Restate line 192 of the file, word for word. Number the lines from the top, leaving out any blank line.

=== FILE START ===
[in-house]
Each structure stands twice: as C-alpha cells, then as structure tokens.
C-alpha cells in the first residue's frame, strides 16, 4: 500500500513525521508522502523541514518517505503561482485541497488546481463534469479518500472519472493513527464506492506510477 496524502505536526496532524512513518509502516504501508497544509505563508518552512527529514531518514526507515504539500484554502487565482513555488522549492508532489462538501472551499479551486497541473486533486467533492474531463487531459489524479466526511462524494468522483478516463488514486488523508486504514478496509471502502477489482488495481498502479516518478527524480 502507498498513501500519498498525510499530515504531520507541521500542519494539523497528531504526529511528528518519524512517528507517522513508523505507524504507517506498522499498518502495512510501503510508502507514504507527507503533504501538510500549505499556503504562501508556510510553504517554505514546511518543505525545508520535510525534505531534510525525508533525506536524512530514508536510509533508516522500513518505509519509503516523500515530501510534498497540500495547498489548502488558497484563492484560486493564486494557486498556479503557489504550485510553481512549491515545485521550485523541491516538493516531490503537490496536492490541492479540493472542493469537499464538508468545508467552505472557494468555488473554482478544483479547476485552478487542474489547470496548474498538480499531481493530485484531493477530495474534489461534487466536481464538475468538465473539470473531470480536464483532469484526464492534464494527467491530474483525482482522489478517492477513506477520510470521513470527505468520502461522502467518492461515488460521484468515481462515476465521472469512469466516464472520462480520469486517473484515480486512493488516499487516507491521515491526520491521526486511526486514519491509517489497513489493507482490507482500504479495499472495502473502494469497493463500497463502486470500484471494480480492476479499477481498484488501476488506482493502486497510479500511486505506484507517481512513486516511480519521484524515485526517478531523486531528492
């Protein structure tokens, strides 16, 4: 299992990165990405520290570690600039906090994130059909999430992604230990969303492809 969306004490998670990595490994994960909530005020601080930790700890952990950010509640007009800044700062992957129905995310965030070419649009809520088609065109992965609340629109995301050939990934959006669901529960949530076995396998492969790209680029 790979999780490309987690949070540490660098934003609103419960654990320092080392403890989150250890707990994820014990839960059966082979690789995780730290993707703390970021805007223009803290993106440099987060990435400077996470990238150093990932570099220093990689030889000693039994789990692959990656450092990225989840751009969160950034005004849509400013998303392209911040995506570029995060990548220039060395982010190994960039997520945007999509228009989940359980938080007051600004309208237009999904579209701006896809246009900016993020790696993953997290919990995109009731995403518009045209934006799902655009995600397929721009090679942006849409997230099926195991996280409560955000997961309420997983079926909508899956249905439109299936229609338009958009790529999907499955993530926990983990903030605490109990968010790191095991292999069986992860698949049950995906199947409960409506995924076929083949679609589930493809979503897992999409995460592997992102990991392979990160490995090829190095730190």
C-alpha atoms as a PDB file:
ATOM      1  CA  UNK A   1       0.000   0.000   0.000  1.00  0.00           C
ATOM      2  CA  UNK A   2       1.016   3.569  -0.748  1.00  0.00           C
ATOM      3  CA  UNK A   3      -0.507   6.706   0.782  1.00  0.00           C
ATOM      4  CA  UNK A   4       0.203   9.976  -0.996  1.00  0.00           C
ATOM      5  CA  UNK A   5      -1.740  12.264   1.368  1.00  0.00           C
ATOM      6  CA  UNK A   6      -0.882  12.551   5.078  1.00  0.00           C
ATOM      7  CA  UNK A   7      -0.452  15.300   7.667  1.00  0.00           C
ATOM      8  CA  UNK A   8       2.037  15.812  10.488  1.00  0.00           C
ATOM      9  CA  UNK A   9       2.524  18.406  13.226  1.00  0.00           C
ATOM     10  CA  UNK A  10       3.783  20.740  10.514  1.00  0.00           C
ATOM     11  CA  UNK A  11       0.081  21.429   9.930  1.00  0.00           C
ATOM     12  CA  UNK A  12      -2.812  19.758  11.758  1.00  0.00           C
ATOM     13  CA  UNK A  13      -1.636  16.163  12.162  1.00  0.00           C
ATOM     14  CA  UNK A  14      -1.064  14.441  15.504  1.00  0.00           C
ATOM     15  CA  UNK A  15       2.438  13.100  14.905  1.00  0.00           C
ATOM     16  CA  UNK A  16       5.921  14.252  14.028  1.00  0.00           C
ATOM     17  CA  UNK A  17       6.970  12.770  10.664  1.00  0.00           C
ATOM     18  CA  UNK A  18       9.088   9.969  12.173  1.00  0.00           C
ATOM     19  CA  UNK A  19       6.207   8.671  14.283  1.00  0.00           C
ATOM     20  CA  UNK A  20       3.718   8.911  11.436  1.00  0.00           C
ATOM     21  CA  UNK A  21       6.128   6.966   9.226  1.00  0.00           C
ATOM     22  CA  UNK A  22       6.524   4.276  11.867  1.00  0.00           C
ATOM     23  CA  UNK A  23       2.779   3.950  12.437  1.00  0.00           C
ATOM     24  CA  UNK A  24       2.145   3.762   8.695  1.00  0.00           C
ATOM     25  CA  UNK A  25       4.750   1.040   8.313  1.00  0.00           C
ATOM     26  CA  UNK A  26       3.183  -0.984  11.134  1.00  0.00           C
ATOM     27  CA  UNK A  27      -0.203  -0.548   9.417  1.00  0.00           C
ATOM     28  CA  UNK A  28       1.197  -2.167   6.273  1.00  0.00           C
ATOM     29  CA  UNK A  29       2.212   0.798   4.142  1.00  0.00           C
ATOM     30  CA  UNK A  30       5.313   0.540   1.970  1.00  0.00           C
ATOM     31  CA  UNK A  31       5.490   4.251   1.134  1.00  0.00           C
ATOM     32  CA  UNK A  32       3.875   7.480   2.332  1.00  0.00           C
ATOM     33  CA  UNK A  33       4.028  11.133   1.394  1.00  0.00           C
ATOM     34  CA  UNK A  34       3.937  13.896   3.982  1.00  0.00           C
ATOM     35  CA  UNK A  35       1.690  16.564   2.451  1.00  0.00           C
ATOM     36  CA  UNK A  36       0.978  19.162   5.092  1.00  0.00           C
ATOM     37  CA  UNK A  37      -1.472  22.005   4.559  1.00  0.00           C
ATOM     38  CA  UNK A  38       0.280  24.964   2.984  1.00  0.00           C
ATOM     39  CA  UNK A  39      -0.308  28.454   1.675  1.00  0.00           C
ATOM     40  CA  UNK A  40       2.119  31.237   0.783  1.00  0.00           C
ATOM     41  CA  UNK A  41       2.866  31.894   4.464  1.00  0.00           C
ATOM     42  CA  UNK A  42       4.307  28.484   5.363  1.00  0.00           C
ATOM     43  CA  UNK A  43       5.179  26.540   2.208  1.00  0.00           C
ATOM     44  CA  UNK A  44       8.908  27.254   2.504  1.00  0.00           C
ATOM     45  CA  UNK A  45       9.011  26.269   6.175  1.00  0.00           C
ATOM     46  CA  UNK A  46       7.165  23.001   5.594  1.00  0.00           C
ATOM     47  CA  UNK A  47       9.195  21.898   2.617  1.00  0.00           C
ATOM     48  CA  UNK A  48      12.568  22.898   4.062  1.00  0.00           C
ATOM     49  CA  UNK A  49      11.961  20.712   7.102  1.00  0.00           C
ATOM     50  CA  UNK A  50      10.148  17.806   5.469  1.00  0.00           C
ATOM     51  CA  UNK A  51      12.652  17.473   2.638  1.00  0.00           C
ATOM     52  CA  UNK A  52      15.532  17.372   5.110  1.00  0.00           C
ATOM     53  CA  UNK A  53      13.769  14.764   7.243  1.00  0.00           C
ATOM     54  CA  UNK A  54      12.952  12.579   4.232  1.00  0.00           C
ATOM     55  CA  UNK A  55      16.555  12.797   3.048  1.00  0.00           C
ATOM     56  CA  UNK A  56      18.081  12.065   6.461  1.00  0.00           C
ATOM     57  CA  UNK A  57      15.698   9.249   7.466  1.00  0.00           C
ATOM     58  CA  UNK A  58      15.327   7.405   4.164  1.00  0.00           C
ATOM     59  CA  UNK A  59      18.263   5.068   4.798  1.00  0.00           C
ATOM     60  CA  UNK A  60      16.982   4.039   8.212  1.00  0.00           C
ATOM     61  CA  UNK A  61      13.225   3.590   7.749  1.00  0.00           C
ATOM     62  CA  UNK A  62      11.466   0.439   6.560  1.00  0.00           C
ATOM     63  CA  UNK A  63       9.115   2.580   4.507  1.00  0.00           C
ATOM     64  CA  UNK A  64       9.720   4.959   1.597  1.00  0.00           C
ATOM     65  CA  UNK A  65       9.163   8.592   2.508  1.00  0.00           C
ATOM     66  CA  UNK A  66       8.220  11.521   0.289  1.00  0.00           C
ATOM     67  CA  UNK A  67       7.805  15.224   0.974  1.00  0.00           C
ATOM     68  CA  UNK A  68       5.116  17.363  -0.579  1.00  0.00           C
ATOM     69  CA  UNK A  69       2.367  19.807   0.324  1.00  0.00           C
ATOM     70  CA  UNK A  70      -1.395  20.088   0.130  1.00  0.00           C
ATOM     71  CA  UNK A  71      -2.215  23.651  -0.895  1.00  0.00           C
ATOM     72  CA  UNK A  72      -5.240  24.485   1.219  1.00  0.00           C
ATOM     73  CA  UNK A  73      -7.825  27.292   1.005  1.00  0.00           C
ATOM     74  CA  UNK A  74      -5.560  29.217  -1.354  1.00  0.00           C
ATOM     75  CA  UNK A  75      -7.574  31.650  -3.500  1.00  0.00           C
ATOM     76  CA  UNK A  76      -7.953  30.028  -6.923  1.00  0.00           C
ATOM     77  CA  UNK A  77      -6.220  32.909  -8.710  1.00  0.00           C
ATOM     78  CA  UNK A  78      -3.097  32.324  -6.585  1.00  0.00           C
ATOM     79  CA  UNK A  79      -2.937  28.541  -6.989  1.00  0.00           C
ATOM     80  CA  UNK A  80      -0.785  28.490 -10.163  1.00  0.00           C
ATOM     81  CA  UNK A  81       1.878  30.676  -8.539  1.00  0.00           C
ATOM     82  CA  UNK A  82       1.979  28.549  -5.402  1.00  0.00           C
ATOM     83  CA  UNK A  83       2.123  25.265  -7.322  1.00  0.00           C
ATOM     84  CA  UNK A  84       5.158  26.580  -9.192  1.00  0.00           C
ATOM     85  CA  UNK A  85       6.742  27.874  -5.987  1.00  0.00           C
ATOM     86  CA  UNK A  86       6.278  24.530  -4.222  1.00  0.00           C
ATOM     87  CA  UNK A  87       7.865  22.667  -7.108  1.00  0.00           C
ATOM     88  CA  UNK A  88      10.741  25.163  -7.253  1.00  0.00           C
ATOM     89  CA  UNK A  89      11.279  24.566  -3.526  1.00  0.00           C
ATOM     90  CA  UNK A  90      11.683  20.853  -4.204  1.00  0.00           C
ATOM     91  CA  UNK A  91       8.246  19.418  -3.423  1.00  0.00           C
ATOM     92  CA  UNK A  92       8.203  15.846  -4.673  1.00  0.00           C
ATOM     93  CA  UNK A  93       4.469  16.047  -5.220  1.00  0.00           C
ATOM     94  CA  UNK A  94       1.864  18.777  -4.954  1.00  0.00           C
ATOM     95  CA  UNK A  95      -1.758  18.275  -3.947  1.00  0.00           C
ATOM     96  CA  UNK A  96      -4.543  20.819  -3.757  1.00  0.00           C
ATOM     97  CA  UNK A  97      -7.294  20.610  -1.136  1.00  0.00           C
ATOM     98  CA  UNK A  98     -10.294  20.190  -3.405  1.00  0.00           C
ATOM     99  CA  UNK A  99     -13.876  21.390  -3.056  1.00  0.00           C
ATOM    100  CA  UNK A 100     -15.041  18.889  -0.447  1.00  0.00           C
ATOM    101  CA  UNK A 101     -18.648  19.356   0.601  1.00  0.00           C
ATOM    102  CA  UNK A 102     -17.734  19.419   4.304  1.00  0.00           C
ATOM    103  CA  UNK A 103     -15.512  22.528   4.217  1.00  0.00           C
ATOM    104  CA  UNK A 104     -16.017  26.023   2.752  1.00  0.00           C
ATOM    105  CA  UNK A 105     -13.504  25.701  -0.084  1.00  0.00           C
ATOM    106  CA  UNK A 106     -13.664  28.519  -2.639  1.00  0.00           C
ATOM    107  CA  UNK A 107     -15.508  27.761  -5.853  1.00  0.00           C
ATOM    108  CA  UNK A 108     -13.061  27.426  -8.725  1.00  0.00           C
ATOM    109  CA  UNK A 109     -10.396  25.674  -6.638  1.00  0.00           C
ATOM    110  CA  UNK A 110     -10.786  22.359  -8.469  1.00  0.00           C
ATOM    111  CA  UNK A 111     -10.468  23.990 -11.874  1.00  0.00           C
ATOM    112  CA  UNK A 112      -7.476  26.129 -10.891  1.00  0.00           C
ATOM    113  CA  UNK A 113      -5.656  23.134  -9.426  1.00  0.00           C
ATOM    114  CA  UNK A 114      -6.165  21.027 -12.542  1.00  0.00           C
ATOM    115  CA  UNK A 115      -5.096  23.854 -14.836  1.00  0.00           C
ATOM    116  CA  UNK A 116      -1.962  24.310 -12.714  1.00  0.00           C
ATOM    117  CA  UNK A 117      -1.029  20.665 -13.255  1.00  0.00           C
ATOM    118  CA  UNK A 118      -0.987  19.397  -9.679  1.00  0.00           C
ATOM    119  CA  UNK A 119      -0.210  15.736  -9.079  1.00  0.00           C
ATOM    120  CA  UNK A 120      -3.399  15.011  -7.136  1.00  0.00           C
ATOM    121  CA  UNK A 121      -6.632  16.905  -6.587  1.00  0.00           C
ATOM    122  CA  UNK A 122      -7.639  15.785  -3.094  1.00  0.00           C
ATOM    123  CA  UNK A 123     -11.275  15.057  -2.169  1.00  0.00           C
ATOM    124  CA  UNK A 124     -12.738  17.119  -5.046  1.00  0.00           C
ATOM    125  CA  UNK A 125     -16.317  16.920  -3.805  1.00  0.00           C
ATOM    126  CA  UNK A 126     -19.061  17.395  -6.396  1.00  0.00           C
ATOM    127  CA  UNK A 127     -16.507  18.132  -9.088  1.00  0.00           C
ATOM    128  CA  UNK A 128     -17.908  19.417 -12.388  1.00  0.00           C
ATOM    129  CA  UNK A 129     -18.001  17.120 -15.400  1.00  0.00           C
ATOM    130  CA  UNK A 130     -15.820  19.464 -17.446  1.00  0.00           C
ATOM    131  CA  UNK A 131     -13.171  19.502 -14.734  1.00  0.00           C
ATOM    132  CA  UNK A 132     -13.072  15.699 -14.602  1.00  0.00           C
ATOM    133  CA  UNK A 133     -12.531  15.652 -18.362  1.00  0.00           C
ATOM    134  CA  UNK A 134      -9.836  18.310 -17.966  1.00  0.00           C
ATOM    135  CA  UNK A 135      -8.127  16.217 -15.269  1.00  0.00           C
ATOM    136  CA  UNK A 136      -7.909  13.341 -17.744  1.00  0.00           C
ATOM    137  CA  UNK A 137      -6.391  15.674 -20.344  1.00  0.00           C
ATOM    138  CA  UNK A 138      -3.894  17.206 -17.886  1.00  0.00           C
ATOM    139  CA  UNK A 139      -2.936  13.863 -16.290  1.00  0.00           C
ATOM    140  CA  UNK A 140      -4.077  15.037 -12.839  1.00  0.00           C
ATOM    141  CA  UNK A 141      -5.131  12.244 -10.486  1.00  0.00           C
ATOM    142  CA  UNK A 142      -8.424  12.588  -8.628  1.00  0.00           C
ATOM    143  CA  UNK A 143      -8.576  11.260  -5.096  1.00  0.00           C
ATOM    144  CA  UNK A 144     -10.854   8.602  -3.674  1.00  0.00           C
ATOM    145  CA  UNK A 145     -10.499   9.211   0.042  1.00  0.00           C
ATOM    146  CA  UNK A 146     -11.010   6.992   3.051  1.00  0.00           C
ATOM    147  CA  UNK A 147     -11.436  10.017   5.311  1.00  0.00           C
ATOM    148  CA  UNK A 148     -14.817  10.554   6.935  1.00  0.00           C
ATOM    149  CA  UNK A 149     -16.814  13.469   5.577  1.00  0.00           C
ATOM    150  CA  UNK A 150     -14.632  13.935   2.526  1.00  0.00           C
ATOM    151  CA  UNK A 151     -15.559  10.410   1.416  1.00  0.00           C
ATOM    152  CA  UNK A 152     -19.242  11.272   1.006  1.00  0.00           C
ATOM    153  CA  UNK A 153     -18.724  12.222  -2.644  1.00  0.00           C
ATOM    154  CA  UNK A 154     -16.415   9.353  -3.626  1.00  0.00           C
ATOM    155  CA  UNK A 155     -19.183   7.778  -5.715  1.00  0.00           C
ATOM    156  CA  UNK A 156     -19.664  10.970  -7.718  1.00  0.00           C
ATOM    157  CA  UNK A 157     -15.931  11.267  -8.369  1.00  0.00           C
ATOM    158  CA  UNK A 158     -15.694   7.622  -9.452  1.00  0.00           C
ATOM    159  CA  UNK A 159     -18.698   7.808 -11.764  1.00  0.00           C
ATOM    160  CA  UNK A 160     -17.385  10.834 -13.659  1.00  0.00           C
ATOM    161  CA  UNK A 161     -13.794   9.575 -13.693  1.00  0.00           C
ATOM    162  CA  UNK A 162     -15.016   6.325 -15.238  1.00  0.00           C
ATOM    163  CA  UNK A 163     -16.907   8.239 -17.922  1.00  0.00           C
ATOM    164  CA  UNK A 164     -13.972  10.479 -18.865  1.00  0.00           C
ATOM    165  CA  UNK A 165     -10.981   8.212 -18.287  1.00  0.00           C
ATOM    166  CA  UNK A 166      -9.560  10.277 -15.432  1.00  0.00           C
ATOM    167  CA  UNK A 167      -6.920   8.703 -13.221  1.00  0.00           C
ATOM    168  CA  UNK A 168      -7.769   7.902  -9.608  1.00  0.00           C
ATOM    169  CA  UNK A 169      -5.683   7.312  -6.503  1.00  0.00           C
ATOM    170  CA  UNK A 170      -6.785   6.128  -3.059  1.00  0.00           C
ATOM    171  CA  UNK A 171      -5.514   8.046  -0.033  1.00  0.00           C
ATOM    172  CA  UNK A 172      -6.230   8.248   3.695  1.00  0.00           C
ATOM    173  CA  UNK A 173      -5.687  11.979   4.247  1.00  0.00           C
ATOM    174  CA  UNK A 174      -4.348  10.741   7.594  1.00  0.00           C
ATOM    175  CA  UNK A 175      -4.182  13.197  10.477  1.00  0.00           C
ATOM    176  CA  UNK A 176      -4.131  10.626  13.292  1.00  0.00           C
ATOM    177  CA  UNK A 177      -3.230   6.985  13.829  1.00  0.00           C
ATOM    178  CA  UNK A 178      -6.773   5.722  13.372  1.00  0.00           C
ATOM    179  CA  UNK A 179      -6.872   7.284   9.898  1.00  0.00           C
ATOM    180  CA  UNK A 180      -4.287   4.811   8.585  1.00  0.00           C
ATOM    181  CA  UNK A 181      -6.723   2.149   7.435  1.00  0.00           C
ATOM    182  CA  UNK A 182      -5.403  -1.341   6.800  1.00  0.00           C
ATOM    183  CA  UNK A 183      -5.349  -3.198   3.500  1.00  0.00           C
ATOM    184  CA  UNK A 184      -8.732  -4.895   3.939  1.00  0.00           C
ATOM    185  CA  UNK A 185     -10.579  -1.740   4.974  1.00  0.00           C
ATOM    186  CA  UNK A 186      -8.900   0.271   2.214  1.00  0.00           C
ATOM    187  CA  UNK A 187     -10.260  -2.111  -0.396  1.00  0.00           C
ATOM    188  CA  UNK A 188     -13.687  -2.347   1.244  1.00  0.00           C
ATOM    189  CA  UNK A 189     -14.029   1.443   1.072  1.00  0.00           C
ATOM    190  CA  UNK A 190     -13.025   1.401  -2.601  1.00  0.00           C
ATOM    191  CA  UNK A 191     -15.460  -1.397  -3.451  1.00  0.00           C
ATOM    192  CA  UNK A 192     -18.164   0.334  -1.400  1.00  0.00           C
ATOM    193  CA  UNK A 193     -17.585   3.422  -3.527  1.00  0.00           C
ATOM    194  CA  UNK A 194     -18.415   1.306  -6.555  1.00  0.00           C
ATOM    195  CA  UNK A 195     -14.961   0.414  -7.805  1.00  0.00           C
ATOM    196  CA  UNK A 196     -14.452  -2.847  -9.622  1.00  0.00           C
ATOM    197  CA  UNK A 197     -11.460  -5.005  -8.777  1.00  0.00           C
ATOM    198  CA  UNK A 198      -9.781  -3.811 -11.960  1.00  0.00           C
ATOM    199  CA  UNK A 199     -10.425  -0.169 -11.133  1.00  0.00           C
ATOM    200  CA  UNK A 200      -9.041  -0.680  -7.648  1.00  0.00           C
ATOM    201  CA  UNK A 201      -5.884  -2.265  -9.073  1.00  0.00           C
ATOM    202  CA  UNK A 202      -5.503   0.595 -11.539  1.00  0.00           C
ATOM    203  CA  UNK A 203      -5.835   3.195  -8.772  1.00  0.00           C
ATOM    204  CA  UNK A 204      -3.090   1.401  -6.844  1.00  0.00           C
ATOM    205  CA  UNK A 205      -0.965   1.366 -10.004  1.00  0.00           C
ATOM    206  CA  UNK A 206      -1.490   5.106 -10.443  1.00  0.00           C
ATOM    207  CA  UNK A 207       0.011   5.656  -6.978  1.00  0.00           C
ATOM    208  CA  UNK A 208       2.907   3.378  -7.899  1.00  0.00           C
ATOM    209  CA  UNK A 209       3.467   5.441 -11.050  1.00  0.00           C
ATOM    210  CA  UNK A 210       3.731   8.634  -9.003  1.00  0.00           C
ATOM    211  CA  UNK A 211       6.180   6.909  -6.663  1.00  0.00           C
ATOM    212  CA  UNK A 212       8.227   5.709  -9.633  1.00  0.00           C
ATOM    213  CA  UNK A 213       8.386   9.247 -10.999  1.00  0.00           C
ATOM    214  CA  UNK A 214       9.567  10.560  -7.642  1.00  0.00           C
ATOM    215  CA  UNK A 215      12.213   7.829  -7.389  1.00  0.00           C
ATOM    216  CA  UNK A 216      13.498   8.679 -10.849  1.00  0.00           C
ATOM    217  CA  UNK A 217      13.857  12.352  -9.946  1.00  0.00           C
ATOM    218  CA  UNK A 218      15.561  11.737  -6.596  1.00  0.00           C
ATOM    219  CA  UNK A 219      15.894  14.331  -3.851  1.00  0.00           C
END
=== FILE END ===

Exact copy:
ATOM    187  CA  UNK A 187     -10.260  -2.111  -0.396  1.00  0.00           C